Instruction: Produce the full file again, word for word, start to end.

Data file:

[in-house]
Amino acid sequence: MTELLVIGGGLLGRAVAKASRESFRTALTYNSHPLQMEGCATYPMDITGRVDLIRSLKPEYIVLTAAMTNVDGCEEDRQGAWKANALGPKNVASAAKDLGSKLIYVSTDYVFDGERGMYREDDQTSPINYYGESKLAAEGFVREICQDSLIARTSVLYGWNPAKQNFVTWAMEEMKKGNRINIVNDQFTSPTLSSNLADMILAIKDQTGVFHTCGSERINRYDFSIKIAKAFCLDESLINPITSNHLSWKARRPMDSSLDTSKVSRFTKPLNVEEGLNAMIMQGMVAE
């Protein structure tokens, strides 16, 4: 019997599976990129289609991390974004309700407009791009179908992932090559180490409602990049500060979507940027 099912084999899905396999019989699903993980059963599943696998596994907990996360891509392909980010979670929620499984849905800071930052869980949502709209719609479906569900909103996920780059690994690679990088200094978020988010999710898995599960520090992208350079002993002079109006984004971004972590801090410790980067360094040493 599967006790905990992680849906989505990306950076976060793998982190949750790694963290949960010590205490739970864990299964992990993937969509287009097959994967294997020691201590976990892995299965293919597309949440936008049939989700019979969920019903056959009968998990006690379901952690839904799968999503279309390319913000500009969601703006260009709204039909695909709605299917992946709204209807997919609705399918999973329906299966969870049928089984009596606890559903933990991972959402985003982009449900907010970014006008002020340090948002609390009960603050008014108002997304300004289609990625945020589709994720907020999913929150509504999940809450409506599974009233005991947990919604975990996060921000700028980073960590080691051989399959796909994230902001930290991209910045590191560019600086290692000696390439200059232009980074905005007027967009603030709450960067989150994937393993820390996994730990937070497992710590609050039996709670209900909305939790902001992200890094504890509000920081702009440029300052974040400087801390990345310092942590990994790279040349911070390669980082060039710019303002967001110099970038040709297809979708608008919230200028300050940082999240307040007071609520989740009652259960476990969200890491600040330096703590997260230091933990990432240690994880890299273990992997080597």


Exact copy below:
[in-house]
Amino acid sequence: MTELLVIGGGLLGRAVAKASRESFRTALTYNSHPLQMEGCATYPMDITGRVDLIRSLKPEYIVLTAAMTNVDGCEEDRQGAWKANALGPKNVASAAKDLGSKLIYVSTDYVFDGERGMYREDDQTSPINYYGESKLAAEGFVREICQDSLIARTSVLYGWNPAKQNFVTWAMEEMKKGNRINIVNDQFTSPTLSSNLADMILAIKDQTGVFHTCGSERINRYDFSIKIAKAFCLDESLINPITSNHLSWKARRPMDSSLDTSKVSRFTKPLNVEEGLNAMIMQGMVAE
């Protein structure tokens, strides 16, 4: 019997599976990129289609991390974004309700407009791009179908992932090559180490409602990049500060979507940027 099912084999899905396999019989699903993980059963599943696998596994907990996360891509392909980010979670929620499984849905800071930052869980949502709209719609479906569900909103996920780059690994690679990088200094978020988010999710898995599960520090992208350079002993002079109006984004971004972590801090410790980067360094040493 599967006790905990992680849906989505990306950076976060793998982190949750790694963290949960010590205490739970864990299964992990993937969509287009097959994967294997020691201590976990892995299965293919597309949440936008049939989700019979969920019903056959009968998990006690379901952690839904799968999503279309390319913000500009969601703006260009709204039909695909709605299917992946709204209807997919609705399918999973329906299966969870049928089984009596606890559903933990991972959402985003982009449900907010970014006008002020340090948002609390009960603050008014108002997304300004289609990625945020589709994720907020999913929150509504999940809450409506599974009233005991947990919604975990996060921000700028980073960590080691051989399959796909994230902001930290991209910045590191560019600086290692000696390439200059232009980074905005007027967009603030709450960067989150994937393993820390996994730990937070497992710590609050039996709670209900909305939790902001992200890094504890509000920081702009440029300052974040400087801390990345310092942590990994790279040349911070390669980082060039710019303002967001110099970038040709297809979708608008919230200028300050940082999240307040007071609520989740009652259960476990969200890491600040330096703590997260230091933990990432240690994880890299273990992997080597």